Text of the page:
Incorporeal and Inspected: Aristocratic Female Bodies and the Gaze in the Works of Mrs Henry Wood

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This article posits that sensation novelist Mrs Henry Wood, despite her complex representations of gender and class, articulated a proto-feminist stance through many of her works through the trope of the disembodied aristocratic female. Wood represents the impossible, contradictory spaces that women in general are supposed to occupy by using the high visibility of aristocratic female characters as a magnifying glass for gender norms. Wood sees aristocratic women as doubly trapped by patriarchal structures as these women attempt the paradoxical “public vs. private” and “viewed vs. intangible” demands placed on them by their gender and class statuses. By representing all women, but especially upper-class women, as constantly seen but lacking corporeal forms (especially in comparison to the highly embodied male characters in her texts), Wood stresses the tension between conflicting ideologies of conventional femininity in the Victorian period.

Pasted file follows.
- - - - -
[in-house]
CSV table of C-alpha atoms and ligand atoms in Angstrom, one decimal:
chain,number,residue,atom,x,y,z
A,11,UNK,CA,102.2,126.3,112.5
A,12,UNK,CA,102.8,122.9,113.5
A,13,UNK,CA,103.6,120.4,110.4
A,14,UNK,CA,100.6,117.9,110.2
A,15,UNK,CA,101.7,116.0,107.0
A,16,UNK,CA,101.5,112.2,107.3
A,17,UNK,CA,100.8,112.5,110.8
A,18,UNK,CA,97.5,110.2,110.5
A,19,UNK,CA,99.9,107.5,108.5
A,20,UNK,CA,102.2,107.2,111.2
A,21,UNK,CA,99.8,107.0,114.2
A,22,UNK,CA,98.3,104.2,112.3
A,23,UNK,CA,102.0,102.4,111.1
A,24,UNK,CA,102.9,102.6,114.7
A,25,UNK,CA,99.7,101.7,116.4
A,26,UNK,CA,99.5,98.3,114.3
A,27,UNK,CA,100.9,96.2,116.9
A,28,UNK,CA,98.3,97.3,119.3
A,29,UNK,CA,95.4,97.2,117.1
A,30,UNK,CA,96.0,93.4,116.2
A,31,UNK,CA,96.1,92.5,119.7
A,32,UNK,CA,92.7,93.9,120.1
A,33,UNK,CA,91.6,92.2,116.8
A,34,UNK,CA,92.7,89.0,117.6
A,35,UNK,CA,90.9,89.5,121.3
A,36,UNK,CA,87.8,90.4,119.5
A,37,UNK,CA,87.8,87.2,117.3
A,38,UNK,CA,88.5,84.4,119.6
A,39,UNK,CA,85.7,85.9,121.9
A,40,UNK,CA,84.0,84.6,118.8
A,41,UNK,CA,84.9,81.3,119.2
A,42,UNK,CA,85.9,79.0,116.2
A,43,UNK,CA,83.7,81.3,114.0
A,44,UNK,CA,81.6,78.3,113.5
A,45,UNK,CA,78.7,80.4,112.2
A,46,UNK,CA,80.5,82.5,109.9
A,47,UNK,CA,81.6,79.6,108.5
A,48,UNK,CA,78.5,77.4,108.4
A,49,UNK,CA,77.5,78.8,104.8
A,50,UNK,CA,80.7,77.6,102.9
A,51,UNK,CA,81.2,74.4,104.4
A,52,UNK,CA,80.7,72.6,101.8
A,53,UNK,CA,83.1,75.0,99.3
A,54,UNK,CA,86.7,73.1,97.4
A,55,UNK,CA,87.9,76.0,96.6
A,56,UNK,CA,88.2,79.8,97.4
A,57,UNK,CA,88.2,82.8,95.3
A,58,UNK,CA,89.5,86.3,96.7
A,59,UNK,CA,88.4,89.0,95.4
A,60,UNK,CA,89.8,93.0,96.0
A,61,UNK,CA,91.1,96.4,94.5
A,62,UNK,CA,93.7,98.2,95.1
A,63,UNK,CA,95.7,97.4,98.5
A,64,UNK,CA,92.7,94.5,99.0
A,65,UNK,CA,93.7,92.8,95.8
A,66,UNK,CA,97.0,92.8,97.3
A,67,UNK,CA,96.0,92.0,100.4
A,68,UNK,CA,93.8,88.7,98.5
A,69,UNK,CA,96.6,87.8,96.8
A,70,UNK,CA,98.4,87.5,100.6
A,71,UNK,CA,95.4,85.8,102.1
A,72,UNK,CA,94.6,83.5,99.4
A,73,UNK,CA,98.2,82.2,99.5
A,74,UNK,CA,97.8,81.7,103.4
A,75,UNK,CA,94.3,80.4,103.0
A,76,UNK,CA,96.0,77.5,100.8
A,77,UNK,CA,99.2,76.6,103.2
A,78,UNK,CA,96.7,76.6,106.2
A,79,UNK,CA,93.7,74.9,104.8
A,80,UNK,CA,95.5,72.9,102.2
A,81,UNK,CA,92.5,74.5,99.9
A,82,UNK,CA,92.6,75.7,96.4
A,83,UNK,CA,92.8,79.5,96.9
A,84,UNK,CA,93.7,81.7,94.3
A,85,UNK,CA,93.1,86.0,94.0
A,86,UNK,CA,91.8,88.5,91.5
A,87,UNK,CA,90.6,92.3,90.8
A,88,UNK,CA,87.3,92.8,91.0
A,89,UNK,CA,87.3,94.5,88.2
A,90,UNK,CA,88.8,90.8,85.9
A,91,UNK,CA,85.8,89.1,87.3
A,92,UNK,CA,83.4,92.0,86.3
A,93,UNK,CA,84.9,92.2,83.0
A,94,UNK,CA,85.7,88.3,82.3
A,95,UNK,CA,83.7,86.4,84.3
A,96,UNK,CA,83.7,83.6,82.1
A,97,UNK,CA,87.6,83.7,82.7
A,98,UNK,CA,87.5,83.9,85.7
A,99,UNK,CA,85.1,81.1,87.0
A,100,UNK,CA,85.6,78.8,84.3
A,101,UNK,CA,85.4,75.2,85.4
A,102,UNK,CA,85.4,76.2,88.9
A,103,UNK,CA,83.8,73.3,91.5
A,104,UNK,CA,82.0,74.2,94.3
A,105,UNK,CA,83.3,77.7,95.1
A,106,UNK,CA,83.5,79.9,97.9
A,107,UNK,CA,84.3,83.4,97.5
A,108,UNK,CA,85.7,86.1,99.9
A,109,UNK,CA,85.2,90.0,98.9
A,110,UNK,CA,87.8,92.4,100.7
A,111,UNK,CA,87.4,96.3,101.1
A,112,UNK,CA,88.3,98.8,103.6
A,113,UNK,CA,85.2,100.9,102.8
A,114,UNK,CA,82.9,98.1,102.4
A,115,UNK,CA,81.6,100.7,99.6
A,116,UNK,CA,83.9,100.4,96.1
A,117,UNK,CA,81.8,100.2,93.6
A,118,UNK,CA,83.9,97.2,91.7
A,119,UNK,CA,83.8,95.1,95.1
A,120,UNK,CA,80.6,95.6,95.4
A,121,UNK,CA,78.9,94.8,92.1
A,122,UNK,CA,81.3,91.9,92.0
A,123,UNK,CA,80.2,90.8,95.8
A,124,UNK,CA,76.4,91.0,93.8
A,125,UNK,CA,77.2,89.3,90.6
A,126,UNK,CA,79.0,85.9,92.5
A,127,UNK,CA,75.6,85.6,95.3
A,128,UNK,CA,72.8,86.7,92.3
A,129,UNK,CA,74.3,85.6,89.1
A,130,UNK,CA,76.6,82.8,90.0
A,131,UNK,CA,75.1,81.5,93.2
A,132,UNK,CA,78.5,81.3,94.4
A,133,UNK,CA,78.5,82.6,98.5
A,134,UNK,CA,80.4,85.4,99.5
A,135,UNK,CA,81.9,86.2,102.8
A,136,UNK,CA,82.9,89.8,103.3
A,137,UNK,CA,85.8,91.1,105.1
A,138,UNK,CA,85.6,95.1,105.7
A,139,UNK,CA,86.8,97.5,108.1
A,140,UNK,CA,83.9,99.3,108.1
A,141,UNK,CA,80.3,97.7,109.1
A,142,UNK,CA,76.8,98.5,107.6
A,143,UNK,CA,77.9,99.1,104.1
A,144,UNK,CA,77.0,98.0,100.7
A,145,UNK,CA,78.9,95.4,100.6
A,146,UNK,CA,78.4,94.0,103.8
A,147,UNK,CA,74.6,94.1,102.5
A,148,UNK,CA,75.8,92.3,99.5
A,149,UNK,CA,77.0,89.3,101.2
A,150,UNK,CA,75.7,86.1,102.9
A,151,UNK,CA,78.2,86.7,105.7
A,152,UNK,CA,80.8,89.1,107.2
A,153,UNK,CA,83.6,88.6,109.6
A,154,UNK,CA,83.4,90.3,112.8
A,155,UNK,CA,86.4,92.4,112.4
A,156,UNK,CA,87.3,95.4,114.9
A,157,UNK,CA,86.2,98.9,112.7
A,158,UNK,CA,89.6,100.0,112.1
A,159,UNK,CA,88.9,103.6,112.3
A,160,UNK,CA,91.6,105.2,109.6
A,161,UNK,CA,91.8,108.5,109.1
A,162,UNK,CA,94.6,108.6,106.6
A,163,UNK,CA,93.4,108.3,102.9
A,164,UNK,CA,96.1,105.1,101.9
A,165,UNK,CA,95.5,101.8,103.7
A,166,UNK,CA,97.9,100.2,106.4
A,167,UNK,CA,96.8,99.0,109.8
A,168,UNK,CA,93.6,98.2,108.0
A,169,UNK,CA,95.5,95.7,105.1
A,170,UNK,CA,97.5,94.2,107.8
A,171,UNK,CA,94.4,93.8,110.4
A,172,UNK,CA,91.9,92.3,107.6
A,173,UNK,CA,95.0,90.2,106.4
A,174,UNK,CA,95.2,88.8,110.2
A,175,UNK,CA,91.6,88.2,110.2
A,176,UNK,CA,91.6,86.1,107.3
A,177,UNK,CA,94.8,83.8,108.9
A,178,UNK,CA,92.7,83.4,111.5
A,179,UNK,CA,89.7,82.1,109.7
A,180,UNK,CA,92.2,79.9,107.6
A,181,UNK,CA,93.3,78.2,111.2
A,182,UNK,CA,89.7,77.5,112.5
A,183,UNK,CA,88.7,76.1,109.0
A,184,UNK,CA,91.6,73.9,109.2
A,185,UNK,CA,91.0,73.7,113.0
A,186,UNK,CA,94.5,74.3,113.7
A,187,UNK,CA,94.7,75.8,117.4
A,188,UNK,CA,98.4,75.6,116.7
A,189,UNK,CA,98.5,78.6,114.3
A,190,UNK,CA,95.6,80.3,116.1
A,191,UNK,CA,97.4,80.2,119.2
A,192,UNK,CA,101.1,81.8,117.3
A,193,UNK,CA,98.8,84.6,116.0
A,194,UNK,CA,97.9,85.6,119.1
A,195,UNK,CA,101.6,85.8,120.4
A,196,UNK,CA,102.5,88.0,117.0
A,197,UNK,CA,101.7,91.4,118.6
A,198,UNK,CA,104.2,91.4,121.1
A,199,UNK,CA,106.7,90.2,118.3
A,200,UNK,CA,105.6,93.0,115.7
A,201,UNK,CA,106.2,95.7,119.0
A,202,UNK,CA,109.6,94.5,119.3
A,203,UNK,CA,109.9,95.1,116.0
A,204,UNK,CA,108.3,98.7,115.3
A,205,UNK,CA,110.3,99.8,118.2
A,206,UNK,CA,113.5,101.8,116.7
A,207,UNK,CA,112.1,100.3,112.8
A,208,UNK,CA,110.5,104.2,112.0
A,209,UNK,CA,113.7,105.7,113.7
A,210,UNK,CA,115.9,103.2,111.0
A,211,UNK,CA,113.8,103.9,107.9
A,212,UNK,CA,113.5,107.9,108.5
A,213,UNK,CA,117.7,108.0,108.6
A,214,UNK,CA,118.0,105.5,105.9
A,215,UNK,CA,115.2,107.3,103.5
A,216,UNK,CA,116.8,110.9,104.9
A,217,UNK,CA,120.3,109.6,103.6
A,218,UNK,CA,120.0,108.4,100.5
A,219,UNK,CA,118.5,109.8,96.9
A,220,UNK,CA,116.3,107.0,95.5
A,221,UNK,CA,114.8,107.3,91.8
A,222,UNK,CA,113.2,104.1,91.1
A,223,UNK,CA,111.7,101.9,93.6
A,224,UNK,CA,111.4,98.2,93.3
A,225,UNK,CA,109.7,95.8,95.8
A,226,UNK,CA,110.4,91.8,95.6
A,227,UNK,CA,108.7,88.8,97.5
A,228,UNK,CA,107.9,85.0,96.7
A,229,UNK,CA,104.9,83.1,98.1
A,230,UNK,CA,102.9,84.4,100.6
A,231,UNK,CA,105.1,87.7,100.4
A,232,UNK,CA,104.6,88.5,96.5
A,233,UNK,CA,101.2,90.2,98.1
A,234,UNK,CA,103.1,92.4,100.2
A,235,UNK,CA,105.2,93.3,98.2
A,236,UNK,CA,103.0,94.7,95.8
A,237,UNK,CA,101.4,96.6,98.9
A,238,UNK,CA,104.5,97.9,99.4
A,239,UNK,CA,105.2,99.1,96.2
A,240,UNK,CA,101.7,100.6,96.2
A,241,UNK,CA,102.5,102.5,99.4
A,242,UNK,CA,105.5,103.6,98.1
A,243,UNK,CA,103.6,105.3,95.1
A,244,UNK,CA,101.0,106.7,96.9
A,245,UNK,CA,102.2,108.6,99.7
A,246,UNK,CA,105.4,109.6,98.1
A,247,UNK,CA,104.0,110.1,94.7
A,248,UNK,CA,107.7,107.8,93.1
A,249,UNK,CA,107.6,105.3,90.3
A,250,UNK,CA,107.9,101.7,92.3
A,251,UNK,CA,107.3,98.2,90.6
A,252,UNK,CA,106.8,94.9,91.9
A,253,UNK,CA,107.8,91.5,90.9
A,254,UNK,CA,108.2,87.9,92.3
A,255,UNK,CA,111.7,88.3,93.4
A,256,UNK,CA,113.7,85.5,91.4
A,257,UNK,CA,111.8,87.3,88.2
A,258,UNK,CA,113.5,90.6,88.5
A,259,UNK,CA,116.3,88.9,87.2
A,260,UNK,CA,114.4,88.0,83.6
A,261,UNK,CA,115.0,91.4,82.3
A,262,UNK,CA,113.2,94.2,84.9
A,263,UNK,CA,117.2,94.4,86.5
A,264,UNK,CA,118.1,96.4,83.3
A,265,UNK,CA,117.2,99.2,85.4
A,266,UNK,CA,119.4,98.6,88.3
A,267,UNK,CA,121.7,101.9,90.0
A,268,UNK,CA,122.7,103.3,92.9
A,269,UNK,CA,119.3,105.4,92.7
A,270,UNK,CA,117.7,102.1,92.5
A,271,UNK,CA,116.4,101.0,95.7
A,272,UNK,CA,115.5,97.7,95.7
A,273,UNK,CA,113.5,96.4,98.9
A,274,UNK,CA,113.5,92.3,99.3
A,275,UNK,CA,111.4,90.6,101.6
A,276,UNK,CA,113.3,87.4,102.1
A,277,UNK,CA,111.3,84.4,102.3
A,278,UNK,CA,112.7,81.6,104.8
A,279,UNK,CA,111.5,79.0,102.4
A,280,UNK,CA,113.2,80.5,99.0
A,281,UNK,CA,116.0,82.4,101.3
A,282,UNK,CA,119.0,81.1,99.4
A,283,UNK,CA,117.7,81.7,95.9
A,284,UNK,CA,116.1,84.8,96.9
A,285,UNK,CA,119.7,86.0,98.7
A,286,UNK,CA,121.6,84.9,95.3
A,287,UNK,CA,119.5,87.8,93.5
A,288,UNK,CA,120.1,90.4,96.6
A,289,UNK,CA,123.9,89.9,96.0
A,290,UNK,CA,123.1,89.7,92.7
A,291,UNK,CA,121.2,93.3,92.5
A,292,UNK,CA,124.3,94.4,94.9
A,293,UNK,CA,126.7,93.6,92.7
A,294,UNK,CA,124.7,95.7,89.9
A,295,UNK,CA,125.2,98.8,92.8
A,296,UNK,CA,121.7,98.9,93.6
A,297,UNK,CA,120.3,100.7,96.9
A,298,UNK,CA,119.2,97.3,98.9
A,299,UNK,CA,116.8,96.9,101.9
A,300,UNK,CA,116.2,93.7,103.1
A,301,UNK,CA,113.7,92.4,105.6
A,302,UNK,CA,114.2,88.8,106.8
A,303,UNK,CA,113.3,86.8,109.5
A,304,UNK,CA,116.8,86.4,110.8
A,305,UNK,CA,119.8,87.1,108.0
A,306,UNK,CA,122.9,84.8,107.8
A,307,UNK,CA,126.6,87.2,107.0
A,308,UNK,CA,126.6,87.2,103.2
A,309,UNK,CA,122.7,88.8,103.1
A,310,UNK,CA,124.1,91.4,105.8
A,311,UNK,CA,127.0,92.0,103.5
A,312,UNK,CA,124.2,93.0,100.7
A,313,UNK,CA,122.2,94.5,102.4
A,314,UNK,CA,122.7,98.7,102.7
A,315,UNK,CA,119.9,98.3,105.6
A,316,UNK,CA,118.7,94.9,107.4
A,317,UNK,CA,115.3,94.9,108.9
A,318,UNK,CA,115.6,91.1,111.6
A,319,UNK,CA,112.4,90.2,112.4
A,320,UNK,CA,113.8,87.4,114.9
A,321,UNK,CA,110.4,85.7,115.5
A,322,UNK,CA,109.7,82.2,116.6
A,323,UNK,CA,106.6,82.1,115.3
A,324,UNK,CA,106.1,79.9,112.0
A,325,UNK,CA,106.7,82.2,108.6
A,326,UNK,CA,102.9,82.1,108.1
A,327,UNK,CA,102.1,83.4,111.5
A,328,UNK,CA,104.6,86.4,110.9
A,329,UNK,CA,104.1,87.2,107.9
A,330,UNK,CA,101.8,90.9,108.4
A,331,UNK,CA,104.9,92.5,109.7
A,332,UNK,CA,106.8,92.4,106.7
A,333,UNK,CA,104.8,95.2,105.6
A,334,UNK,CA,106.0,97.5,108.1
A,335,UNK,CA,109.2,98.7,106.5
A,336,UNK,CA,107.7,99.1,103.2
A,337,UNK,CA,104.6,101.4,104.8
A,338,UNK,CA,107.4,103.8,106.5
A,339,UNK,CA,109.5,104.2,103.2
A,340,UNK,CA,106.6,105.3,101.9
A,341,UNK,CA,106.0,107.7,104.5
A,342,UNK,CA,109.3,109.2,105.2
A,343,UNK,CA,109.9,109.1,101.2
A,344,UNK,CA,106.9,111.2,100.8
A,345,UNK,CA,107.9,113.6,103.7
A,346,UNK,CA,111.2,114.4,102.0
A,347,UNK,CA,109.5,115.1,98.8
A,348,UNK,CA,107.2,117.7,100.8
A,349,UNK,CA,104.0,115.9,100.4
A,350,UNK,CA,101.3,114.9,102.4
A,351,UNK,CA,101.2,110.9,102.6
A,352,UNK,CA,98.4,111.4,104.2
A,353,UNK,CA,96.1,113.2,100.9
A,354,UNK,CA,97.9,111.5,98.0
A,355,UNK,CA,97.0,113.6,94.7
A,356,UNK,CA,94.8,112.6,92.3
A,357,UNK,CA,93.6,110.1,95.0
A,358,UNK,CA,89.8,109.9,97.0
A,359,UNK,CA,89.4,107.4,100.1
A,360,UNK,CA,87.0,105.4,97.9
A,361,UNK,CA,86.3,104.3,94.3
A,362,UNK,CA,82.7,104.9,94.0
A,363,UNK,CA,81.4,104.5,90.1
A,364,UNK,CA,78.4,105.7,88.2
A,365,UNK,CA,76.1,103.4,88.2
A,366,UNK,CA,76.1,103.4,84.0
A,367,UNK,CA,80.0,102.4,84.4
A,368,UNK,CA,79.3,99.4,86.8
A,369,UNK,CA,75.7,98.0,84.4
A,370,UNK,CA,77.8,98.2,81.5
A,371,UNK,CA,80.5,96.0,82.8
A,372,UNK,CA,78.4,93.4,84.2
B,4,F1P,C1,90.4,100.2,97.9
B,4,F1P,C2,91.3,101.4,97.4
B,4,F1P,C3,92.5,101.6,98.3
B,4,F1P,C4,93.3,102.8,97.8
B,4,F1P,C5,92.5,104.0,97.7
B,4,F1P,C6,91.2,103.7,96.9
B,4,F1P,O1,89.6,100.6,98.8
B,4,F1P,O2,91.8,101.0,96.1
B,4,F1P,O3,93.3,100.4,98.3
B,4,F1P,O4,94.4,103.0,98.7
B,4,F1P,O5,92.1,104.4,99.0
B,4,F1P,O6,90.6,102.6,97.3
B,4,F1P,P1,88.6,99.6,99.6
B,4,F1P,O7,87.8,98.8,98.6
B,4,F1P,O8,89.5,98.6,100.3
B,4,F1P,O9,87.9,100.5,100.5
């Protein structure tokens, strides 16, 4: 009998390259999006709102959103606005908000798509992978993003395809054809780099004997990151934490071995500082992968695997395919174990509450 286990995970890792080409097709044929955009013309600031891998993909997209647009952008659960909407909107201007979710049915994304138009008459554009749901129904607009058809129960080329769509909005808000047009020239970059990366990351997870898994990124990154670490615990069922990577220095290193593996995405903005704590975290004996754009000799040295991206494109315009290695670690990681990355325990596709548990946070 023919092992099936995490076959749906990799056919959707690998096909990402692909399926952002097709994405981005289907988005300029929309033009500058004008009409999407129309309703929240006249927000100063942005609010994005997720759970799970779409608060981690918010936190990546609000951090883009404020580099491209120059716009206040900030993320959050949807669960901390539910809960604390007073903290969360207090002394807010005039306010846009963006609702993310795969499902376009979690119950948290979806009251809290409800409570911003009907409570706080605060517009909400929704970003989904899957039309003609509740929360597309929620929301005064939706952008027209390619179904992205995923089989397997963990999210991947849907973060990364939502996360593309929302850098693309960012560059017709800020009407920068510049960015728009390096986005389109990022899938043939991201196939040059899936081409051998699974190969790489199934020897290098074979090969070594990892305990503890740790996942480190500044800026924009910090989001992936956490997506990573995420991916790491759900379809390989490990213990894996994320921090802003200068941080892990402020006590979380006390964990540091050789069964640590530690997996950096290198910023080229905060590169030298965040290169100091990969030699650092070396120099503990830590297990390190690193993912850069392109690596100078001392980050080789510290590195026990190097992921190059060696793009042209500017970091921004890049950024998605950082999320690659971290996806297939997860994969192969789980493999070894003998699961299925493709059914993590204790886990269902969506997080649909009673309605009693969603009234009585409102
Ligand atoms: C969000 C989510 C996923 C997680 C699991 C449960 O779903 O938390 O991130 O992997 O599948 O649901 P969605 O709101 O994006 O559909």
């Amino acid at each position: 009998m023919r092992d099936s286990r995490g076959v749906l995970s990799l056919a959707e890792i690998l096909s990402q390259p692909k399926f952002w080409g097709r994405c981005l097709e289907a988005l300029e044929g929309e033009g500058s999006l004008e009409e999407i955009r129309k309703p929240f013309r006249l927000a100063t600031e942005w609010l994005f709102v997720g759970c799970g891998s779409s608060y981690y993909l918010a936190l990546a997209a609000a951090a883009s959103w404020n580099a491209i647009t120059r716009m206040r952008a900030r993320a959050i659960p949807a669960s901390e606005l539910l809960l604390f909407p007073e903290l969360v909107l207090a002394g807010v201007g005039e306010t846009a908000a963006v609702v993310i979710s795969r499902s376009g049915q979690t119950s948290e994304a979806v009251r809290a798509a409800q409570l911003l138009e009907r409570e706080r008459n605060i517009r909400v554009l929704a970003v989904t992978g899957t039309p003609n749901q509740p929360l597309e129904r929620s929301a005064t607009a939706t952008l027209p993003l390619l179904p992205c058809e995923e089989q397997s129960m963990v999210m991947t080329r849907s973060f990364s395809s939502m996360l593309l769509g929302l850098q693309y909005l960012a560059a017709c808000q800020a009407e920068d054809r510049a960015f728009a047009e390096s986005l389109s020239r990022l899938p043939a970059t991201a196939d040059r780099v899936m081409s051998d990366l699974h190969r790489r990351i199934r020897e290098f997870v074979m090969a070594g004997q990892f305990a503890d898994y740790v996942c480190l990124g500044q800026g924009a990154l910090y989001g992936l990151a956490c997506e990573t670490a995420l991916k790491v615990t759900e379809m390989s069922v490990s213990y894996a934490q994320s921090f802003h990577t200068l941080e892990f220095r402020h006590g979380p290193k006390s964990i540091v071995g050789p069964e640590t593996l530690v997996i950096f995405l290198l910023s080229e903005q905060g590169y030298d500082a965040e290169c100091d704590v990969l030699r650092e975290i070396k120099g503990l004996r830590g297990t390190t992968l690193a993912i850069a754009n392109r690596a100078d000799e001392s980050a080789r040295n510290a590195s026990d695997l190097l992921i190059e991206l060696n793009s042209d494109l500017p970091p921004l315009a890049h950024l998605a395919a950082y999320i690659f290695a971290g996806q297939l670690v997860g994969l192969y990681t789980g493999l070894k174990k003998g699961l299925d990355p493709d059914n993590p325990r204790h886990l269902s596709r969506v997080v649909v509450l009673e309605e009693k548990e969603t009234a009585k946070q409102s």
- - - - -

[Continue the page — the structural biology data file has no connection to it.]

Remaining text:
Original languageEnglish
JournalWomen's Writing
Early online date12 Jul 2019
Publication statusE-pub ahead of print - 12 Jul 2019

Bibliographical note

This is an Accepted Manuscript of an article published by Taylor & Francis Group in Women's Writing on 12 July 2019, available online at:


  • class
  • gender
  • Mrs Henry Wood
  • Sensation fiction
  • the gaze
  • Victorian literature

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